“Why do you do that?” Jarrell asked.
“Do what?” Melody asked.
They were tangled up in the sheets after making love. Melody insisted on calling it that “making love”. She said words matter. It seemed a small enough of an idiosyncrasy to Jarrell.
Melody had her left leg thrown over Jarrell’s thighs. Her head was on his chest. Her hair, normally caught up in a simple pony-tail, fanned out over his chest and shoulders. She was gently twirling a lock of of his chest hair with her free hand.
“Touch me” Jarrell said.
“Why do you think I do it?” Melody asked.
“I don’t know. Maybe you are marking your territory?” Jarrell asked.
Melody made a quick frown that Jarrell could not see. She found the idea offensive. “But you are not sure” Melody said.
Jarrell rolled his eyes. He hated the question game. “I am asking, aren’t I?”
“You wouldn’t be doing it in private if it were just a power or a marking-territory thing” Jarrell ventured.
Jarrell could feel Melody’s head nod in agreement even if he could not see the motion.
“Does making love make you feel good?” Melody asked.
What kind of stupid question was that? Making love was fantastic, cosmic, awesome. It was fireworks.
“Yes” Jarrell said.
“Did you ever wish there was a way to make it last longer?” Melody asked.
“Well, now that you mention it, it would be nice if the best parts could last a little longer” Jarrell admitted.
“It does for me when I can keep touching you. Not the VERY most exciting parts, but I can make the golden-afterglow last much, much longer when I can keep touching you. The warmth sinks in deeper” Melody said.
“OK, but when we are out in public?” Jarrell asked.
“Neurons that fire together, wire-together” Melody quoted. “I can resurrect some of this feeling just be pressing my body against you, even when we are wearing clothes. I can feel safe. Safe and protected….” her voice trailed away.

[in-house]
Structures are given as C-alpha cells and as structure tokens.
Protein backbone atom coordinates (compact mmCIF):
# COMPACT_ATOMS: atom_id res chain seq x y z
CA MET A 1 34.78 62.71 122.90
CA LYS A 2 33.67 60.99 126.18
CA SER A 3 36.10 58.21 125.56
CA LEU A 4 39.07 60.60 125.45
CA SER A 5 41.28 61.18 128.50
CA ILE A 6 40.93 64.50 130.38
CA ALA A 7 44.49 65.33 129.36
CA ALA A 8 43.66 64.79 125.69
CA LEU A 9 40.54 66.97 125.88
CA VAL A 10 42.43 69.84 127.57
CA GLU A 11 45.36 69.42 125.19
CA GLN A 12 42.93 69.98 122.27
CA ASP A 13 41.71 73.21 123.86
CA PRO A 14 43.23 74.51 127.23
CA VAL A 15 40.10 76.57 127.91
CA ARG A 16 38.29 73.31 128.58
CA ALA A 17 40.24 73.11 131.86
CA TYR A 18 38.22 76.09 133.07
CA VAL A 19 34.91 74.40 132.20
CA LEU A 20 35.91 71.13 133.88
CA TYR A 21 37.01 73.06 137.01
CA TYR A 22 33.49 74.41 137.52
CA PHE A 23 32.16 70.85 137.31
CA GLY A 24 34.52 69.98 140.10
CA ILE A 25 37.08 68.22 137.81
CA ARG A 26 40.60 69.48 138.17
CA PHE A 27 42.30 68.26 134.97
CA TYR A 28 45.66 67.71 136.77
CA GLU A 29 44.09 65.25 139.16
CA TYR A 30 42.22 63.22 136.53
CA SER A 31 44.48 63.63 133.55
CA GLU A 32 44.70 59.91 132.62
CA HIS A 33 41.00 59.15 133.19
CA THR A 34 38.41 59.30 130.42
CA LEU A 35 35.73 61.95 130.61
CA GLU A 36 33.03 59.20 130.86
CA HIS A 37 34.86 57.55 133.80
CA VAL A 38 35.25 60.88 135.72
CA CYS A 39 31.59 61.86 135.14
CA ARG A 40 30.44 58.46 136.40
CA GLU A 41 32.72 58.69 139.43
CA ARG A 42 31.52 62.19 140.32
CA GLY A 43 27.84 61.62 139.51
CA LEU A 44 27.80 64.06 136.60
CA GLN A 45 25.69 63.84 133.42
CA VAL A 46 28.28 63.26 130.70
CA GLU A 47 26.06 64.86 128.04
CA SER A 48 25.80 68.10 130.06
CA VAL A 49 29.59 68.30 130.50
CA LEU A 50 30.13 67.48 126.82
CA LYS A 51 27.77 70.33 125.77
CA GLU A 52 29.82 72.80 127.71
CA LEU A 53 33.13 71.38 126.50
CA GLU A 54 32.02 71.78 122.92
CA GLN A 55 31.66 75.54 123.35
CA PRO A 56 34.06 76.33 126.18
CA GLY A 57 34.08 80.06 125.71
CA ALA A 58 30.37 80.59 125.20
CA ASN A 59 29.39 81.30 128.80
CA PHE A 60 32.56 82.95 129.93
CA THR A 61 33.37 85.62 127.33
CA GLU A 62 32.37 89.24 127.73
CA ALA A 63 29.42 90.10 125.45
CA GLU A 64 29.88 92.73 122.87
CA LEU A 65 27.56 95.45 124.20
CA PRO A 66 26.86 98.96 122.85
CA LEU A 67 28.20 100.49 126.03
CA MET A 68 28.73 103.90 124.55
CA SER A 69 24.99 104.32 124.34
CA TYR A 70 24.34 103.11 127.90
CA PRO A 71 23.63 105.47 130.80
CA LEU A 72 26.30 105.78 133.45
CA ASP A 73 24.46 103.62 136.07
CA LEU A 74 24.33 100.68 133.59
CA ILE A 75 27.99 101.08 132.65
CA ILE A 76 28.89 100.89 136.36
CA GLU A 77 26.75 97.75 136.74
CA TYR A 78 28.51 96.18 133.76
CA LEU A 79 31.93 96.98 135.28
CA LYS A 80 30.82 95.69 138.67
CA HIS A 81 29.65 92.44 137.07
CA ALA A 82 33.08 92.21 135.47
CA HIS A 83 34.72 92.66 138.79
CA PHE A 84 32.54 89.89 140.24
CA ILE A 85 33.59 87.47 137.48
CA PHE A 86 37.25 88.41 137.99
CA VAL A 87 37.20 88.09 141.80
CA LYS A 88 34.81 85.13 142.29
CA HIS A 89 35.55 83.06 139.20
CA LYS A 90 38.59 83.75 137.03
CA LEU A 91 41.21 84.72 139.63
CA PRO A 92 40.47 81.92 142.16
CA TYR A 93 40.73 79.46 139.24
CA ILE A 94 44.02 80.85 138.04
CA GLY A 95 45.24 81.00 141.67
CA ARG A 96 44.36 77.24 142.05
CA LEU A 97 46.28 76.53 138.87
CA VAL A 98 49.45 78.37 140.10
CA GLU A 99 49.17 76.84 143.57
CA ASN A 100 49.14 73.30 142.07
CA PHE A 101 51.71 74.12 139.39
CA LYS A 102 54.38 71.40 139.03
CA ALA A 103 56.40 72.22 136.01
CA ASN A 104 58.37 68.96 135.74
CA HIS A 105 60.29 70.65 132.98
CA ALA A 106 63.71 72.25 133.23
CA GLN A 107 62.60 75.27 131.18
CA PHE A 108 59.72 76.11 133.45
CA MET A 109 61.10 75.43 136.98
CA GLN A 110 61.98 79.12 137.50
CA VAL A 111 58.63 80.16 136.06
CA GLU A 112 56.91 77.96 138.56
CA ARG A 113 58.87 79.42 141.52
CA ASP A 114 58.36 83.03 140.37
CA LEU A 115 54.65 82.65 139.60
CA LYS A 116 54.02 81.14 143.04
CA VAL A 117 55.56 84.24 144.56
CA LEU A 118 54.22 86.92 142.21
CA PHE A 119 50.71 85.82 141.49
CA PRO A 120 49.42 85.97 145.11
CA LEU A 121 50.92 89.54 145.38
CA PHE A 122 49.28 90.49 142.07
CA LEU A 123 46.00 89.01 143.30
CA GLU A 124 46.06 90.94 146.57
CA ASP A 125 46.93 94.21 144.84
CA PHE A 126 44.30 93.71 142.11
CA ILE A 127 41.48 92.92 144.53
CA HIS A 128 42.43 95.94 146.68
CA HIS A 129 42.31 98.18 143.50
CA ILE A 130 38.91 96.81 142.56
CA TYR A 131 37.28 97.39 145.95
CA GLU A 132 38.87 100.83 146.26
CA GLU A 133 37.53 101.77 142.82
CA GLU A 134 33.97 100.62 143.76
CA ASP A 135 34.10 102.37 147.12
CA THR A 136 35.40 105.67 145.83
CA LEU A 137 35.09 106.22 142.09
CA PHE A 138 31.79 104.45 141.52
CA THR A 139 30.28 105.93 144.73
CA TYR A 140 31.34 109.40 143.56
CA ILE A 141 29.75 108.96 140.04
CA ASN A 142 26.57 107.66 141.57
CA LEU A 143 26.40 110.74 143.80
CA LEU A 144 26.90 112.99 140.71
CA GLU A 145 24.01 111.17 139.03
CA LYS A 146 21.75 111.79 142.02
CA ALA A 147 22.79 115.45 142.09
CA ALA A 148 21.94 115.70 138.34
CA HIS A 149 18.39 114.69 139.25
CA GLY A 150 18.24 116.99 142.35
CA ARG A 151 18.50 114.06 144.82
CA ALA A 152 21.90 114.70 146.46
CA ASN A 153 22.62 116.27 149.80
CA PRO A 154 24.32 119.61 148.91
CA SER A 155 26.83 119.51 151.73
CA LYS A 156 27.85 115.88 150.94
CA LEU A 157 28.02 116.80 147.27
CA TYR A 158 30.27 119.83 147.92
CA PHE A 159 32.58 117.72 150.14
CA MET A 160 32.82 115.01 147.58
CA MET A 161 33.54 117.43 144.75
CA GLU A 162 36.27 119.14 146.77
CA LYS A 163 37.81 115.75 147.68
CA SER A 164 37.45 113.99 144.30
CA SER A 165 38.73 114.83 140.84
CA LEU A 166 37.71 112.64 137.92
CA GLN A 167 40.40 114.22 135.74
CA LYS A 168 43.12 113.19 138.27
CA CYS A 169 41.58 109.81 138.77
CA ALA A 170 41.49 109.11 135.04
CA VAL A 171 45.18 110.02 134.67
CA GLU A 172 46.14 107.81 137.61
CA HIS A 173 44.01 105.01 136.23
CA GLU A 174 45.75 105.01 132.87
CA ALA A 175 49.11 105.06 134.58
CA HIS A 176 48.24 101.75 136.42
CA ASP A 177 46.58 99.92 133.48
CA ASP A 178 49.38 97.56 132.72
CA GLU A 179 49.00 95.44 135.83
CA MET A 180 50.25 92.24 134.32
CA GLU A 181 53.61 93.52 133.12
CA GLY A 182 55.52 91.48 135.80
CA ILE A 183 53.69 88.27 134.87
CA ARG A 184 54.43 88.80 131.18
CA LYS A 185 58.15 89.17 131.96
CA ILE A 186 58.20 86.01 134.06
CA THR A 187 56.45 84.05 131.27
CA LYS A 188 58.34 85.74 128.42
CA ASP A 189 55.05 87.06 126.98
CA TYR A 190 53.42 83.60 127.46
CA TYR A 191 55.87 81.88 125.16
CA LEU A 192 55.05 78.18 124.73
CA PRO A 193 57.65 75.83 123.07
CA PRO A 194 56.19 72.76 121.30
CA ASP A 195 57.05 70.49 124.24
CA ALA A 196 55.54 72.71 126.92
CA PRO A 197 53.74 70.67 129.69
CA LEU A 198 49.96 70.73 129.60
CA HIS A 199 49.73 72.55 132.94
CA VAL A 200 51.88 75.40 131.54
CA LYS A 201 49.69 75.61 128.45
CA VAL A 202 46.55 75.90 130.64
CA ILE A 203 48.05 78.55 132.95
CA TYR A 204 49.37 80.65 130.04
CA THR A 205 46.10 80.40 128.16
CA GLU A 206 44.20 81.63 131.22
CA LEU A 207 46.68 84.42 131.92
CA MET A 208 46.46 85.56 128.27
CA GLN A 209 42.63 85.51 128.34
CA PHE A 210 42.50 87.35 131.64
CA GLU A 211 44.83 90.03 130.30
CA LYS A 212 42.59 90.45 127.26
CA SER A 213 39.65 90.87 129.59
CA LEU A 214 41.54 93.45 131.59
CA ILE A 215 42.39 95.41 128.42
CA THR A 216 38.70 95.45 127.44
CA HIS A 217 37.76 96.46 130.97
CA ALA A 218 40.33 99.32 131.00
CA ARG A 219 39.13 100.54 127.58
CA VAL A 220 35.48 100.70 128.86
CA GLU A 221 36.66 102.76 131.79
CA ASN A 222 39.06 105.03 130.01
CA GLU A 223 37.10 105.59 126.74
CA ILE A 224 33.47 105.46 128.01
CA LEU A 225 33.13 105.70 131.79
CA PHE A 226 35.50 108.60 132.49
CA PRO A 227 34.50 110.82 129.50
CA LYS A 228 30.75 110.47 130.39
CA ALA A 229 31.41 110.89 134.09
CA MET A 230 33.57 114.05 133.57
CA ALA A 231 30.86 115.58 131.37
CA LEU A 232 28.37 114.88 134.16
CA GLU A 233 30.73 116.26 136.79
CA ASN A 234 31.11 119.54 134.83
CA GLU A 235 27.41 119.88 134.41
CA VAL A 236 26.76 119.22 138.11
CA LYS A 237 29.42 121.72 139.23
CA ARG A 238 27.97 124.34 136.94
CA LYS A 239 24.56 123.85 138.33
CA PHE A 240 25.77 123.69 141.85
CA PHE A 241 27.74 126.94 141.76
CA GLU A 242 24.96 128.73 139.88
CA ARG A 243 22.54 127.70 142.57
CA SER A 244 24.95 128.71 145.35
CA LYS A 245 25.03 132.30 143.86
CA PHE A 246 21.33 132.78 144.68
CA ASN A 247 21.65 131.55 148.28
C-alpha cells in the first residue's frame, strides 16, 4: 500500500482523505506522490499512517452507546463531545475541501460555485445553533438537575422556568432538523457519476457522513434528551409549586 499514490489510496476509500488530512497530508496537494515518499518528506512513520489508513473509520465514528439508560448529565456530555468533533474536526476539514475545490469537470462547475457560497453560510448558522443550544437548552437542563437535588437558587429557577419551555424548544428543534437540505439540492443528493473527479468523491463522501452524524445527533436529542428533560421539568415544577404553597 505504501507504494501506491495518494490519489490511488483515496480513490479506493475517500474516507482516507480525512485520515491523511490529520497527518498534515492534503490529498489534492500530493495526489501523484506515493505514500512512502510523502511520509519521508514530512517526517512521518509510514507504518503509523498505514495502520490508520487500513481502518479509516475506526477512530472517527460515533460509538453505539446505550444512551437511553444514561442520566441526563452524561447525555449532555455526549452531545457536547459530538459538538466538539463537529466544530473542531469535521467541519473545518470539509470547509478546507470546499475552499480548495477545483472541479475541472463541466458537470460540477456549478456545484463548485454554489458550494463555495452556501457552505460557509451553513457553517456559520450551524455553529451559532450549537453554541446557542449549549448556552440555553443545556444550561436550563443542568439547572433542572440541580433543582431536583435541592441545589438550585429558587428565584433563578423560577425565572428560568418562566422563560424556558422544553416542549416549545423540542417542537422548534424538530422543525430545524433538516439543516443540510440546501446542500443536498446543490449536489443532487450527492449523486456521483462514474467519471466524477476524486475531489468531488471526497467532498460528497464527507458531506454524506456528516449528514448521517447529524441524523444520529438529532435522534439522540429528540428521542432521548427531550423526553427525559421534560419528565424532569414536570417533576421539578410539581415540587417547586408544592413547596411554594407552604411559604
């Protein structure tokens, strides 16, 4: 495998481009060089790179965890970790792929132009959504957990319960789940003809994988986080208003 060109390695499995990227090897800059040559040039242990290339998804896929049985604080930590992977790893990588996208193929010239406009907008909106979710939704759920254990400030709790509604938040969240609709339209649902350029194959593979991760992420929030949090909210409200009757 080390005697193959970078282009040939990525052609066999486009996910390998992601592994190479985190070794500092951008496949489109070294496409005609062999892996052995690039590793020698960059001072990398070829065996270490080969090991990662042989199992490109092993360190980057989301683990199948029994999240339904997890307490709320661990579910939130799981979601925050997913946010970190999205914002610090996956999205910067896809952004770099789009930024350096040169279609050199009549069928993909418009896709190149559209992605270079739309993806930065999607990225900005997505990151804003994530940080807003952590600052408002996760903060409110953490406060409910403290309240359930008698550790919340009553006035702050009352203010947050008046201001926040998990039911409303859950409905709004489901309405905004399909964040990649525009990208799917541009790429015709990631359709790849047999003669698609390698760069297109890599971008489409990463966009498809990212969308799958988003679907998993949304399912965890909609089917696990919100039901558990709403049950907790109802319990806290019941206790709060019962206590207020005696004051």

Jarrell was skeptical. He had never heard anything like it.
“I saw things in Southern California before I left” Melody started to say.
Jarrell shifted a little to get more comfortable.
Medody stopped talking, thinking Jarrell was getting up.
“No, go on” Jarrell said.
“Families being gunned down in the streets. Entire church congregations. It was horrible” Melody said. "I SAW IT!"
“But there are no guns in California” Jarrell said, partially tongue-in-cheek.
“The Cartels have every kind of weapon that is in the Mexican Army inventory” Melody stated flatly. “And they aren’t afraid to use them.”
“You know that strain of Covid that broke out in Beverly Hills, the one that was in all the papers?” Melody asked. “It wasn't Covid. It was rich people getting killed by the Cartels.”
“The millionaires thought they could hire enough guards to protect themselves. They thought they could pay the guards enough money to buy their loyalty” Melody said.
“Obviously that didn’t work” Jarrell said, jumping ahead.
“Guards have families. Guards have to go home sometime. Homes and families were threatened. The guards opened the doors for the Cartels” Melody said.